If you become severely incapacitated, neither your physicians nor your family can read your mind to determine your medical preferences. In this context, advance directives protect you and your loved ones in the event you are longer able to handle your own medical decisions.
Keep reading to discover the legal purpose of an advance directive in Florida.
What Are Advance Directives? – The Fundamentals
An advance directive is a legal document in which you can express your wishes regarding medical care upon incapacitation or if you are no longer able to express yourself.
Therefore, these documents permit you to provide detailed instructions about the type of medical treatments you should or should not undergo, as well as granting a person legal authority to handle your medical affair on your behalf if you are unable to do so.
Generally, advance directives encompass situations involving a medical emergency, end-of-life care, life-sustaining (or life-prolonging) treatments, and other similar events.
Chapter 765 of the Florida Statutes governs all the legal requirements associated with health care advance directives, including the appointment of health care surrogates, the use of life-prolonging procedures, what happens in the absence of advance directives, and anatomical gifts (e.g., organ donations).
In Florida, there are two main types of advance directives – living wills and health care surrogate designations.
What is the Legal Purpose of an Advance Directive in Florida? – The Main Types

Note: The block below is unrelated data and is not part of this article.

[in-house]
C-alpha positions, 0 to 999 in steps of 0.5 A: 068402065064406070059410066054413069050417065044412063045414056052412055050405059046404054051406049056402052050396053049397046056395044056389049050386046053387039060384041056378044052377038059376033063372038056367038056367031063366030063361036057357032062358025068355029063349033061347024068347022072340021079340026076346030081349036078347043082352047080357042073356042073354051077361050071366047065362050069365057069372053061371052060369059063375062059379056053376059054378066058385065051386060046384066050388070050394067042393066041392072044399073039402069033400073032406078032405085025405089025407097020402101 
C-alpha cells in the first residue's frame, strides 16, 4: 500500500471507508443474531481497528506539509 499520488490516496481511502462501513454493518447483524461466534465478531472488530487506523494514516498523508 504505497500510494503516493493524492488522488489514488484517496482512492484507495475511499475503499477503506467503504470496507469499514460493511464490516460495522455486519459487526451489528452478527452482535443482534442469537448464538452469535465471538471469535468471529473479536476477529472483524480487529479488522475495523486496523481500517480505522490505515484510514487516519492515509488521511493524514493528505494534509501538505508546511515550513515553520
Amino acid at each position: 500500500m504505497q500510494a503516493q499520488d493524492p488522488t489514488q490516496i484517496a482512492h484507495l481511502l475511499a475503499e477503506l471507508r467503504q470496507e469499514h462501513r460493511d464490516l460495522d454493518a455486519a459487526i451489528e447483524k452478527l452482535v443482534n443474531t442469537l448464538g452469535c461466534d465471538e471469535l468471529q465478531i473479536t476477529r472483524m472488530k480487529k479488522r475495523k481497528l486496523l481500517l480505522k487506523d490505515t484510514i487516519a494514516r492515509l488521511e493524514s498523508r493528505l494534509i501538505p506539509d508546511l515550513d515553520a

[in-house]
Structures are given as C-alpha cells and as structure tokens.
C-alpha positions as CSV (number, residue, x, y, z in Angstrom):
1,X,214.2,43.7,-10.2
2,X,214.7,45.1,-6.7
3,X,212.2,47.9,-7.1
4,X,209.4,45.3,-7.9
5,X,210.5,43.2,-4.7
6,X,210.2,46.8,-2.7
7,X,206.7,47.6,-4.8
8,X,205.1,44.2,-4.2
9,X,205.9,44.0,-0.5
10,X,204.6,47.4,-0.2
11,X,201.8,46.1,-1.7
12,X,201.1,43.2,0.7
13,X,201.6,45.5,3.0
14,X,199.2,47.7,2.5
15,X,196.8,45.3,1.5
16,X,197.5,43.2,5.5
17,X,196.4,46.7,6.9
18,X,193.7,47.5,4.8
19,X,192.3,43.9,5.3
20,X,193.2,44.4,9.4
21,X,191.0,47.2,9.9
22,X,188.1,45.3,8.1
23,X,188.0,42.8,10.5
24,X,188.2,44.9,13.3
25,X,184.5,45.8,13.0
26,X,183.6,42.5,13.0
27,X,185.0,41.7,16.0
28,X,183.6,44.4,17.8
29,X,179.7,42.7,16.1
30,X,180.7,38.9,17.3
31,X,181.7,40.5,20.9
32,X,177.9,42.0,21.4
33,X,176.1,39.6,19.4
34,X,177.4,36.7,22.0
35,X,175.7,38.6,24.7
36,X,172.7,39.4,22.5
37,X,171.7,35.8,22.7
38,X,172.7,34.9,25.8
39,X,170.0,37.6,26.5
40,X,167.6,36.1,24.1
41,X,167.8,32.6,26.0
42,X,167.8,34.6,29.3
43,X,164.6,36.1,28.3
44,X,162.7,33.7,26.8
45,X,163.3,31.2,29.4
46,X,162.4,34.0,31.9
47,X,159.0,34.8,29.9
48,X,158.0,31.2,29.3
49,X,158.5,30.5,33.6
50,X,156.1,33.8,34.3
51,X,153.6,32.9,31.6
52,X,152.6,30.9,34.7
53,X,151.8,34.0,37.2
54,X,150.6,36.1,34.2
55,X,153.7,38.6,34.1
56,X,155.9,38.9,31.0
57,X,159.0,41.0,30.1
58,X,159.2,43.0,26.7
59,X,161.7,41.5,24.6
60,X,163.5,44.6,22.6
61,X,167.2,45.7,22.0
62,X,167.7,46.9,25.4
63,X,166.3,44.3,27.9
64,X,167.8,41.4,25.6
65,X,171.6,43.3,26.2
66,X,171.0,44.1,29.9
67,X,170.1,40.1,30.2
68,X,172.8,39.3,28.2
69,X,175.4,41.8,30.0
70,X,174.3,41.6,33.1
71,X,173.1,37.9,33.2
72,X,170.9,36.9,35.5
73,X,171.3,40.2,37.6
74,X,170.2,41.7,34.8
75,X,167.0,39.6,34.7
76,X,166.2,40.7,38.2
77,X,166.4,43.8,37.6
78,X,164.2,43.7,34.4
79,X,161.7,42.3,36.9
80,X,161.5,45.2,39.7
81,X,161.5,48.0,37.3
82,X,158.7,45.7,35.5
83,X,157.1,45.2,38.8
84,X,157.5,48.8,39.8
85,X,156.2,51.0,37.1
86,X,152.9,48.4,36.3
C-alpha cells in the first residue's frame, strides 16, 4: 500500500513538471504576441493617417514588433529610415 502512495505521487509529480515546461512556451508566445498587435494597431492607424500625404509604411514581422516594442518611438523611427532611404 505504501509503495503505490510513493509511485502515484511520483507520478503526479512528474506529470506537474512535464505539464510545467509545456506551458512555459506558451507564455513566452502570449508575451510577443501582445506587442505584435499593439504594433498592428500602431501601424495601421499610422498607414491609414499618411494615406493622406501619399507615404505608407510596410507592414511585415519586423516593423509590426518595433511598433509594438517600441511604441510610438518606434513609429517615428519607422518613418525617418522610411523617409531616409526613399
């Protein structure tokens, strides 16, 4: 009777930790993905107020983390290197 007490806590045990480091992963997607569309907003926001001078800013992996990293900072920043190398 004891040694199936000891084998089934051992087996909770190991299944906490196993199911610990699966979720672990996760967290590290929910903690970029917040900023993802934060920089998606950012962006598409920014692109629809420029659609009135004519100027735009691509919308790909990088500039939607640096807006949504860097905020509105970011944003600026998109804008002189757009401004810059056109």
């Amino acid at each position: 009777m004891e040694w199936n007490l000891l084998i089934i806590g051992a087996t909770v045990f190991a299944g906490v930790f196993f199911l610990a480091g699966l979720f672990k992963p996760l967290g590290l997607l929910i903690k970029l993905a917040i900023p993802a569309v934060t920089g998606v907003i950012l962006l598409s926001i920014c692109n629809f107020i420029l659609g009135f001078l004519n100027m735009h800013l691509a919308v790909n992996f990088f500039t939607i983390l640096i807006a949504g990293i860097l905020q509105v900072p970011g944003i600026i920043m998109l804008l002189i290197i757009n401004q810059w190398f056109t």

A living will is a legal document that permits you to write down all your wishes regarding the type of medical treatment(s) you should or should not undergo in the event you become incapacitated or unable to communicate your wishes directly.
Not to be confused with a will, the main purpose of a living will is to provide specific instructions to guide your family and physicians about your medical wishes related to end-of-life care and life-sustaining treatments.
The legal scope of a living will may include, but is not limited to, the use of:
- Mechanical ventilation
- Antiviral medication
- Pain management medication
- Artificial nutrition and hydration (e.g., tube feeding)
- Cardiopulmonary resuscitation (CPR)
- Palliative care
- Organ and tissue donations
Health Care Surrogate Designation
As provided by Florida Statutes §765.202 (1), a health care surrogate designation is a “written document designating a surrogate to make health care decisions for a principal or receive health information on behalf of a principal, or both.”
In essence, a health care surrogate is the person you grant authority to handle medical decision-making on your behalf if you become unable to do so. The level of authority granted to the surrogate depends on the provisions specified by the principal (the person creating the document).
What is the Legal Purpose of an Advance Directive in Florida? – Basic Execution Requirements
The validity of an advance directive depends on whether the document’s execution meets the requirements established by state law. Similar to a will, an advance directive must be signed in the presence of two witnesses, who must also sign the document in the presence of each other.
As described by Florida Statutes §765.202 (2), “the person designated as surrogate shall not act as witness to the execution of the document designating the health care surrogate. At least one person who acts as a witness shall be neither the principal’s spouse nor blood relative.”